Holy cow was I blown away by this EP. 10/10. It reminded me of my first craft beer after drinking the varieties of big brewery beer flavored water. It is so nice to hear something unique for a change. This EP is a tribute to those breweries that challenge the status quo, and show people what beer can be when you put your back into it.
White Oak & Kerosene is the debut EP from Justin Allen and the Well Shots. The group is based out of Nashville, Tennessee. Allen has been making music and preforming since he was 13. Living out of his car, Allen has put his all into this EP, and it shows.
White Oak & Kerosene opens on the powerful song Hard Luck Man. A bluesy boozy drenched song. The EP begins to open up with the next track, Come A Little Closer, A much more bluegrass/folk sounding track.
It is evident that White Oak & Kerosene is a delightfully bold alternative country experiment. I do not think I would even classify this album as country. Justin Allen is about as country as the Eagles. Sure, there are country themes, but he is in a genre of his own. This EP is a potpourri of blues, classic rock, country, bluegrass, heartland rock, and folk. It is one of the more creative compositions I have heard in a while.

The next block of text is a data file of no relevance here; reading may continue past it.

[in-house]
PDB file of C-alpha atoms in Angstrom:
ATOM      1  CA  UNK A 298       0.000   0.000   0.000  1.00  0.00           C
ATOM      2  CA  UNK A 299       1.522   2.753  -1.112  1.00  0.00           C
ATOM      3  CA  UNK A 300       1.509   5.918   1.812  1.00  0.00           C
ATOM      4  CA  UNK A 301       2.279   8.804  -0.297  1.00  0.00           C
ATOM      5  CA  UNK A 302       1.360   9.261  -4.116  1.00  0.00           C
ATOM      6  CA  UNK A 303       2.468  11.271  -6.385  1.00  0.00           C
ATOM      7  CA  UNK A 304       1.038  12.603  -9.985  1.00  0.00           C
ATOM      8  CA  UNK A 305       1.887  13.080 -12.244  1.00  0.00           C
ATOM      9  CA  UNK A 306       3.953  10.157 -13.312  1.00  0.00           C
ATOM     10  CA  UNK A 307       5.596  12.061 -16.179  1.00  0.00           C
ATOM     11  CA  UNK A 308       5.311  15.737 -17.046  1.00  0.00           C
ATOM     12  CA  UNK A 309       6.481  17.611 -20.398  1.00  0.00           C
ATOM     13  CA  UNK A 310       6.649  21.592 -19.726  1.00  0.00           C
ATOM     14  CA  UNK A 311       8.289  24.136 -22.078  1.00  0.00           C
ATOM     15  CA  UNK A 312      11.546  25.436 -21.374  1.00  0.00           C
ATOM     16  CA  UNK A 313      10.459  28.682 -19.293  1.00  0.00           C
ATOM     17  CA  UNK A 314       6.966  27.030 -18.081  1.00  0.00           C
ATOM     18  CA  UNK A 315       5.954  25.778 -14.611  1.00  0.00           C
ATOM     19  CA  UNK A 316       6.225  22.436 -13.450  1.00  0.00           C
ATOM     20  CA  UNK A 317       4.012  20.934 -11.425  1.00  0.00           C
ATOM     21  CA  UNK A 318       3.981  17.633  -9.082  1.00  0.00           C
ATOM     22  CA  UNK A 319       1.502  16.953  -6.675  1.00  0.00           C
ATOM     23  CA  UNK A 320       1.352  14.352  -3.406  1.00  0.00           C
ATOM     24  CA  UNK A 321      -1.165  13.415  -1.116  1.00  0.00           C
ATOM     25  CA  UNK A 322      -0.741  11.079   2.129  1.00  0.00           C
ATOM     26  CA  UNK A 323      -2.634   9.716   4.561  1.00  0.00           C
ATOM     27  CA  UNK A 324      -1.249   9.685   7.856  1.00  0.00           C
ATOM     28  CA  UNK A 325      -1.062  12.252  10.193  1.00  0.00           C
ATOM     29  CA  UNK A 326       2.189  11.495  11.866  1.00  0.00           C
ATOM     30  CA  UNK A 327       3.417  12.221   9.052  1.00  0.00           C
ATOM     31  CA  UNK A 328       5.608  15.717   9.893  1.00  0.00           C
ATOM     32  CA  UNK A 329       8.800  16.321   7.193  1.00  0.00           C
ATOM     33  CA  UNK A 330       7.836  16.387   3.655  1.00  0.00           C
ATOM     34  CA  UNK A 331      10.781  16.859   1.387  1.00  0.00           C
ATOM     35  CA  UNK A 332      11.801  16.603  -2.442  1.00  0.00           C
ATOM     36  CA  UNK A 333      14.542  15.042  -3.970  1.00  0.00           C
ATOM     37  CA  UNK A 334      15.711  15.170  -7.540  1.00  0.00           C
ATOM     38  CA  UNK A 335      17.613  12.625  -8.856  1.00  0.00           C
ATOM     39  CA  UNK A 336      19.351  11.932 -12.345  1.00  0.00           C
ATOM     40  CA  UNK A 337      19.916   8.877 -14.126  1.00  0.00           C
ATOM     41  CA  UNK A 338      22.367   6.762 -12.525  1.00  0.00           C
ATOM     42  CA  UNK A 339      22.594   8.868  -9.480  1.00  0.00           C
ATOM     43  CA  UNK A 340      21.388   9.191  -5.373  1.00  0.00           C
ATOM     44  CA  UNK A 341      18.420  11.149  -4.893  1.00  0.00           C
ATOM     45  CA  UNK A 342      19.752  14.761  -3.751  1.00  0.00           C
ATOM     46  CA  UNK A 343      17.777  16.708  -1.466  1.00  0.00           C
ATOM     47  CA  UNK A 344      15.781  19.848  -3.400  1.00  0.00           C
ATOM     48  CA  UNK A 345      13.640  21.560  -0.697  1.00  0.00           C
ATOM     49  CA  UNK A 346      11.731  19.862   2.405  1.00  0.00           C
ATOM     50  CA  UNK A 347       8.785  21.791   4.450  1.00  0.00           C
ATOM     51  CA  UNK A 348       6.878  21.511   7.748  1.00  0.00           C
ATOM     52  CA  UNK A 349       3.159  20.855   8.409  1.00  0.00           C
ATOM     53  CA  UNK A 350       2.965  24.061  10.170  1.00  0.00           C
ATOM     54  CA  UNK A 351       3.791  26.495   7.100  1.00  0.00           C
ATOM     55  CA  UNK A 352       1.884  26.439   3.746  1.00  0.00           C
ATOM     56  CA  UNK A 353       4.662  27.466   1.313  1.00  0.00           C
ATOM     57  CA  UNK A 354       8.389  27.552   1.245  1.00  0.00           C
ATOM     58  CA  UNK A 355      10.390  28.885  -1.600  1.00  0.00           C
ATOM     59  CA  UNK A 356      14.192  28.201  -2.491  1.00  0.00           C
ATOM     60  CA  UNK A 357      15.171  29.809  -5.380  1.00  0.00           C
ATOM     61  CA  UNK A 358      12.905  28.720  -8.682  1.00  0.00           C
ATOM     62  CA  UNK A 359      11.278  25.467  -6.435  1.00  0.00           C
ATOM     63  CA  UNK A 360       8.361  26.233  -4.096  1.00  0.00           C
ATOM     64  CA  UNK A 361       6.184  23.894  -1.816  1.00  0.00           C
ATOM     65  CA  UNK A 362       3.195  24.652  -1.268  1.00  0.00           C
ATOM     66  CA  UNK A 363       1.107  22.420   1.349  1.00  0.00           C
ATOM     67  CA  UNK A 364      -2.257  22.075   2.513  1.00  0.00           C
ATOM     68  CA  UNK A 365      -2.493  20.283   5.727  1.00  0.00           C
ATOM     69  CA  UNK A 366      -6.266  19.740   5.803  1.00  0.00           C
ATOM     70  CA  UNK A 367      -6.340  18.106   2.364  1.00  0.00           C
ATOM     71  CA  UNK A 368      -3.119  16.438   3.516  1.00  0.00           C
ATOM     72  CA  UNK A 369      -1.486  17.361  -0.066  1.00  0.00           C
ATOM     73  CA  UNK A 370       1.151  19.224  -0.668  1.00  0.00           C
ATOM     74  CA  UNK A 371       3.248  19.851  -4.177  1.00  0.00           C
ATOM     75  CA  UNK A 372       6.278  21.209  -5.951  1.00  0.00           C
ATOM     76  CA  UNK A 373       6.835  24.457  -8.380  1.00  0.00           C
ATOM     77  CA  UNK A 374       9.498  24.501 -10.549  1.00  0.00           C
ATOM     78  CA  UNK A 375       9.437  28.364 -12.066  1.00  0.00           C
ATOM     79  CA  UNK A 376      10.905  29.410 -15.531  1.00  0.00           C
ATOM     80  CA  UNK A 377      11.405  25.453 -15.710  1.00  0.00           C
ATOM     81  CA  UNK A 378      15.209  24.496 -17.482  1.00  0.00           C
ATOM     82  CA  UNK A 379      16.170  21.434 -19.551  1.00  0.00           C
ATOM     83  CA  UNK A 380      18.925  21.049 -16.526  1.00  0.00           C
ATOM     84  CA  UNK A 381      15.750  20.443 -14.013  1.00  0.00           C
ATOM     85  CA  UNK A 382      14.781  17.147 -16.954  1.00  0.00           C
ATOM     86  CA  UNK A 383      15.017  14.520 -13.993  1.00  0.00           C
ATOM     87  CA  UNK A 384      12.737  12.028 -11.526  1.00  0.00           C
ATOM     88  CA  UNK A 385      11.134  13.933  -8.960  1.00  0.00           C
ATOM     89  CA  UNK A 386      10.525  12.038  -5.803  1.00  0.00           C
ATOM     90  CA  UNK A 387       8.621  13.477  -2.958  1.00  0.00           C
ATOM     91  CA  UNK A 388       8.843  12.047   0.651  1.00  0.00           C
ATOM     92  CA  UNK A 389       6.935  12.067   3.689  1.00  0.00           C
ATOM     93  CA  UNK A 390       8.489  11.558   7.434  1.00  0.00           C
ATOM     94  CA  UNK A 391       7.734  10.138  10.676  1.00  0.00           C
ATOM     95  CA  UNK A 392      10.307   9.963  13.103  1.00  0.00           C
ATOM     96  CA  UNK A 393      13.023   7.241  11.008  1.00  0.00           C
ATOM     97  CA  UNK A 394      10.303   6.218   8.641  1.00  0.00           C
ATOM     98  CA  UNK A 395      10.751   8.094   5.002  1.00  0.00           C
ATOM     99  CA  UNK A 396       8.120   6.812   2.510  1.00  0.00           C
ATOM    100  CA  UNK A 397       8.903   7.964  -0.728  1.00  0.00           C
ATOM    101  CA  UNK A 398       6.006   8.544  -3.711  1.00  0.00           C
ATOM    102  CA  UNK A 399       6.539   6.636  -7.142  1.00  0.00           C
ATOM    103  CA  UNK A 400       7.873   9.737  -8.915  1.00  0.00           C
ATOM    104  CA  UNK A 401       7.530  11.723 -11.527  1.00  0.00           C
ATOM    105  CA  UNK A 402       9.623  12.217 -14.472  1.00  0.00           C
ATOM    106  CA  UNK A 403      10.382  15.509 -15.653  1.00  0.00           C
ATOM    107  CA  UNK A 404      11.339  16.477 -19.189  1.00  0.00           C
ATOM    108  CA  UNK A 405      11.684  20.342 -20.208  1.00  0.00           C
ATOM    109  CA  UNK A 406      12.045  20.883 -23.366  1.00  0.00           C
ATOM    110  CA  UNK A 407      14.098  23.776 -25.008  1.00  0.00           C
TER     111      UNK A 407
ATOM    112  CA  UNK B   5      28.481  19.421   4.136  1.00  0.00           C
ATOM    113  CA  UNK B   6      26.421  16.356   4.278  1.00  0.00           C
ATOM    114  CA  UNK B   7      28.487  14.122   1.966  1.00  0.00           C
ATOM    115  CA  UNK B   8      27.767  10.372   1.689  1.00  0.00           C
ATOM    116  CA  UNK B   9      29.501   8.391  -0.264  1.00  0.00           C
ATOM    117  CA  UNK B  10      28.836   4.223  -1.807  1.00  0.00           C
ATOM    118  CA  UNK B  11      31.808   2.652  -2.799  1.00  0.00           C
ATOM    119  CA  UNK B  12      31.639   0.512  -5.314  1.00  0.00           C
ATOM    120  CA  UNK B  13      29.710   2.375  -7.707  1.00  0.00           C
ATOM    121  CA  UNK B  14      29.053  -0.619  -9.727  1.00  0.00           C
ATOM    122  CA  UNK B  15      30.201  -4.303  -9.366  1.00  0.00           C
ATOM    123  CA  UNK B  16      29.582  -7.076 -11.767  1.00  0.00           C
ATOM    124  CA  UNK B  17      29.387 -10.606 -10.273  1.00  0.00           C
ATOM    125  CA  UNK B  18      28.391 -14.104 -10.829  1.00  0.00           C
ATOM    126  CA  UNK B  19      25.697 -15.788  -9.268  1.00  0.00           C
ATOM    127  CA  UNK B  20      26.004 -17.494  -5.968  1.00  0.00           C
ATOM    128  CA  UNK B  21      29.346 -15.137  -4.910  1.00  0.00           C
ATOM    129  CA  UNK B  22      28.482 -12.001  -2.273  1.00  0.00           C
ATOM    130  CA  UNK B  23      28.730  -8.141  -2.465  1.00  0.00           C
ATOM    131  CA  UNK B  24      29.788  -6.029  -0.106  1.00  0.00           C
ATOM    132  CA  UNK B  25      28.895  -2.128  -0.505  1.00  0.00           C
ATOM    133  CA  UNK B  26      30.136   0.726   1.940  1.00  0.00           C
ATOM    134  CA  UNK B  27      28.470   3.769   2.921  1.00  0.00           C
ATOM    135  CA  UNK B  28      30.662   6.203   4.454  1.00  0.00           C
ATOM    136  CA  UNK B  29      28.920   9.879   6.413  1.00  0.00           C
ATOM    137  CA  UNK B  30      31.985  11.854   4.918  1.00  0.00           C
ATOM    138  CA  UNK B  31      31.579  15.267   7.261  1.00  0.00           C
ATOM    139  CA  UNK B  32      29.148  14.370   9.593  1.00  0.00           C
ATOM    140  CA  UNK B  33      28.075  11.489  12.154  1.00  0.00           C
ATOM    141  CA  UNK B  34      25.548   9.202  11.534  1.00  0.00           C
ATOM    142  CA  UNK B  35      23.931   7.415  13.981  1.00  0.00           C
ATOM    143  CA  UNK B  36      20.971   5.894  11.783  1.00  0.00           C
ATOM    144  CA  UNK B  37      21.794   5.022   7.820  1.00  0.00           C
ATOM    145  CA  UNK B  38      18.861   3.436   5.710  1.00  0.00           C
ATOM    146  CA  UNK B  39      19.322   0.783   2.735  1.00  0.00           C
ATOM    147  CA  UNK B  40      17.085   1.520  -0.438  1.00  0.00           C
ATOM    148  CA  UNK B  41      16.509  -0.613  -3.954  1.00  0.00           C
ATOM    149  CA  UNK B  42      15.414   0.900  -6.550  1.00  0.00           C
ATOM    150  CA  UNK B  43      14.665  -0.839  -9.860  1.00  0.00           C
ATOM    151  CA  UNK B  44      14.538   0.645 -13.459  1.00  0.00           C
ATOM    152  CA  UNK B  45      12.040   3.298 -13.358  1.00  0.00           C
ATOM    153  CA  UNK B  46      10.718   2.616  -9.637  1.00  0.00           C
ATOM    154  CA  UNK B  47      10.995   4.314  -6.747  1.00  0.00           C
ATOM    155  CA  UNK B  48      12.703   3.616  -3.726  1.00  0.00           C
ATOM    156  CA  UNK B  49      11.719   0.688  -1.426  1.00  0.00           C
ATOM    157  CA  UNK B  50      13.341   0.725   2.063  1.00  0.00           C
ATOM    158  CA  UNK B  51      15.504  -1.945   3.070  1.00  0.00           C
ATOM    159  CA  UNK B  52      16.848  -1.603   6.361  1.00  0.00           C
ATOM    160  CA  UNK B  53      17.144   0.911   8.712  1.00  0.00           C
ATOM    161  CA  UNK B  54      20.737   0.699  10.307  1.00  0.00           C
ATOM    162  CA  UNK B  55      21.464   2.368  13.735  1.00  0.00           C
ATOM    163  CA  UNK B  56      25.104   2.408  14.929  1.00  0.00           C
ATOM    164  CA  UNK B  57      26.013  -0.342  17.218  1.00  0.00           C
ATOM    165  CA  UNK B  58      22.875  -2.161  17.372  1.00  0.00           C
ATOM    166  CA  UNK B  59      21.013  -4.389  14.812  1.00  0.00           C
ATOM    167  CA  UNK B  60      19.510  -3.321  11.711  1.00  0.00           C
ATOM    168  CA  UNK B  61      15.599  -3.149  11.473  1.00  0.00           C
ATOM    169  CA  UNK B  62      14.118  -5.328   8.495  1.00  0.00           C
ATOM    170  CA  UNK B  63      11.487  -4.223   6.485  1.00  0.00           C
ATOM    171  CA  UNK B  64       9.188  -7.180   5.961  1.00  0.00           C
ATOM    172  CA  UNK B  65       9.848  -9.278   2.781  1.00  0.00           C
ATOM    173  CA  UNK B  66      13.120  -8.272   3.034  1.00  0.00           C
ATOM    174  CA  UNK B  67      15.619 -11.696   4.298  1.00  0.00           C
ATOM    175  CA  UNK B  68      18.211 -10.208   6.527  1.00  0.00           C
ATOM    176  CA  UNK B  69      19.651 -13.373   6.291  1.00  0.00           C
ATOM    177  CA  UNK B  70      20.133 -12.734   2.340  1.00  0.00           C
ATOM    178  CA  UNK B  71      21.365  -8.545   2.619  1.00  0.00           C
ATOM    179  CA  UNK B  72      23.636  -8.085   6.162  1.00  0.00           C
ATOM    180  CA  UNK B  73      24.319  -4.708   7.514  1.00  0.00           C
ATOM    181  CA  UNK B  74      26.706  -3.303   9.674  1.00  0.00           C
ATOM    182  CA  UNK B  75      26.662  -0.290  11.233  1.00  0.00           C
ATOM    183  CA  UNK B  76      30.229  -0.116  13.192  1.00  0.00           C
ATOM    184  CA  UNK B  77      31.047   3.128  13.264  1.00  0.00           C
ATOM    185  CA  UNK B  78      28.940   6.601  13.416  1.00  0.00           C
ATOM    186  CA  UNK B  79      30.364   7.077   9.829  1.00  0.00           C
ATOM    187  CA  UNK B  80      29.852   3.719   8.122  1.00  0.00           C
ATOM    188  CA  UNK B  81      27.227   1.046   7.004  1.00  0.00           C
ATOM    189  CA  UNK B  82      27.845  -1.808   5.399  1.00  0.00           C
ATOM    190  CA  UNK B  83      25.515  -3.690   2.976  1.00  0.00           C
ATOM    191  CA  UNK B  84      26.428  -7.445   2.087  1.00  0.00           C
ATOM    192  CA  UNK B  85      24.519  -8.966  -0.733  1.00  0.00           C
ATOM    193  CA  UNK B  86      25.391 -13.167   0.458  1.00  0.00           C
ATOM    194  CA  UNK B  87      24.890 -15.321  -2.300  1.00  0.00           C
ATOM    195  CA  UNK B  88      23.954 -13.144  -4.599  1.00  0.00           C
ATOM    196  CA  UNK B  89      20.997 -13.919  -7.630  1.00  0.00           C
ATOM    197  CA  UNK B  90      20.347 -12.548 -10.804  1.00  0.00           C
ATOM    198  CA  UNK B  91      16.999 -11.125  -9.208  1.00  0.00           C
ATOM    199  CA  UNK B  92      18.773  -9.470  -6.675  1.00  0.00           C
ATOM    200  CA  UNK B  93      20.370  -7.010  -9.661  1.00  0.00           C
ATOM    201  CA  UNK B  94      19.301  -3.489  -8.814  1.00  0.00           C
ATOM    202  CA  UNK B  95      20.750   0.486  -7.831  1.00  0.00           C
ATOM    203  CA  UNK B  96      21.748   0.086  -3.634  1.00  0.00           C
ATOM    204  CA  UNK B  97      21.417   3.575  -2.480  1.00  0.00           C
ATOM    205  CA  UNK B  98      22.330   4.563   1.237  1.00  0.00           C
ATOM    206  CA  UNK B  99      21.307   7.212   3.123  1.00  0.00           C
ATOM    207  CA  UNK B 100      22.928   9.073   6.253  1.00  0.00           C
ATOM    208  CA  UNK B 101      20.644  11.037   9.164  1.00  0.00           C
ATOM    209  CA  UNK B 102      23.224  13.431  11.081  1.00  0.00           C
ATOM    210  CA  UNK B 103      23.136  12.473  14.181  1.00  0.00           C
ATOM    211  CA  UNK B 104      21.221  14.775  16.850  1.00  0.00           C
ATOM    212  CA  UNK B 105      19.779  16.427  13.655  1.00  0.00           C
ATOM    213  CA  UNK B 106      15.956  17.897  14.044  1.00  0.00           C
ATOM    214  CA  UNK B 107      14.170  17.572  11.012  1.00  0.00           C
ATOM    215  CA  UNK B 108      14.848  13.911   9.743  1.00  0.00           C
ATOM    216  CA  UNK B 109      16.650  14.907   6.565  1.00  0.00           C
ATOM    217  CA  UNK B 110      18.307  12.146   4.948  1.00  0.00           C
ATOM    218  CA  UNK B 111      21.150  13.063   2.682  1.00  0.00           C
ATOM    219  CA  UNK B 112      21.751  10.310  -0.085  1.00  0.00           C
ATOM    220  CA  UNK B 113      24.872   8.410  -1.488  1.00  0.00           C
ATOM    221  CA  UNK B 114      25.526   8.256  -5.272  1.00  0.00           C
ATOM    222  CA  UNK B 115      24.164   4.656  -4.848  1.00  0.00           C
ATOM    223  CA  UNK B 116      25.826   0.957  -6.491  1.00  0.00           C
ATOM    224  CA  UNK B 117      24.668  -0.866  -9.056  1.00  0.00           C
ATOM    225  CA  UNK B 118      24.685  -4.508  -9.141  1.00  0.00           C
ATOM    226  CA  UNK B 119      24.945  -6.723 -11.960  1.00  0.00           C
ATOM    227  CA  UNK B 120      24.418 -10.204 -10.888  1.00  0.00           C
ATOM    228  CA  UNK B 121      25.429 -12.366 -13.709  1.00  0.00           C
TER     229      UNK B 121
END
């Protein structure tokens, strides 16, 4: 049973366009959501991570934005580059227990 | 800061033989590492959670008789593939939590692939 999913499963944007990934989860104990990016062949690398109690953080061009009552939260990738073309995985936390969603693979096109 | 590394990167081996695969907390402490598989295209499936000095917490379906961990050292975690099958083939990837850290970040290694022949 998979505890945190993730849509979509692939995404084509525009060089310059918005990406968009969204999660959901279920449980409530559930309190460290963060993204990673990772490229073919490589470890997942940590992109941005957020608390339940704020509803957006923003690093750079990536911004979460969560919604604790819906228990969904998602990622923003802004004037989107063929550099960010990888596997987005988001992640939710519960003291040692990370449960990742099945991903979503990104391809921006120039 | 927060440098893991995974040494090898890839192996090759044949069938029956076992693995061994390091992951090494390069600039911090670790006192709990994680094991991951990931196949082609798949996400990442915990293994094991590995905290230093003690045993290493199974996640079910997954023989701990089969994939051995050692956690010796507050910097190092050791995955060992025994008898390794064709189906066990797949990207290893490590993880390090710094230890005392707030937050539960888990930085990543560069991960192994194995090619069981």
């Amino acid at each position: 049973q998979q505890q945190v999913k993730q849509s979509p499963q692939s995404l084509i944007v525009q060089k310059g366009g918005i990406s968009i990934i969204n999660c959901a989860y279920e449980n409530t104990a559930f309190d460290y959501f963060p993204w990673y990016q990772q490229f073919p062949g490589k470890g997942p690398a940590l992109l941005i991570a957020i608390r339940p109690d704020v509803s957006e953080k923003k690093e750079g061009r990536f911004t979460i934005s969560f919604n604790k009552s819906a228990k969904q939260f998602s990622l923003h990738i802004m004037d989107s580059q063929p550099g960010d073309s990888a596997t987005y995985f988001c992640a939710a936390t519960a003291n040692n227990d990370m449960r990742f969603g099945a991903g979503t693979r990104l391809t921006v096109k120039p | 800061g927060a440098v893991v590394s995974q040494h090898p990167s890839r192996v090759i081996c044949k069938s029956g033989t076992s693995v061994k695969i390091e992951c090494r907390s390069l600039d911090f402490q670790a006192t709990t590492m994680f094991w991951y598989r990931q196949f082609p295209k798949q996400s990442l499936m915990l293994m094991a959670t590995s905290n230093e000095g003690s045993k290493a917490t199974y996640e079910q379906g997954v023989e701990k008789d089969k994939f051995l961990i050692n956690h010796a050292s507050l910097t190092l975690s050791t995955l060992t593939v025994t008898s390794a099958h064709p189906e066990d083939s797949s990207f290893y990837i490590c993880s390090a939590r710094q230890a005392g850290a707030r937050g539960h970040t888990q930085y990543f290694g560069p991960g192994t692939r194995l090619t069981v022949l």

White Oak & Kerosene EP is why I like doing these independent music reviews. Occasionally you come across these gems that you know will one day be huge, but you got to be one of the first to hear them.
This EP is really a treat, and my only criticism is that there are only five songs. I wish there was more. White Oak & Kerosene has a familiarity to it, yet it is unique. It is the music equivalent to comfort food, a good EP for any mood.
The varying music styles, and the clean production make this album incredibly professional sounding. You can tell that a lot of time and effort went into this EP. Today it seems like we get all sorts of music that people just throw together based off popular formula, and it pollutes the music universe. This EP is a much needed breath of fresh air amidst the pollution.
The vocals provided by Allen are raspy, and indicative of a distinctly American sound. The multiple instruments and styles of music present on this EP never sounded too eclectic, or too boring.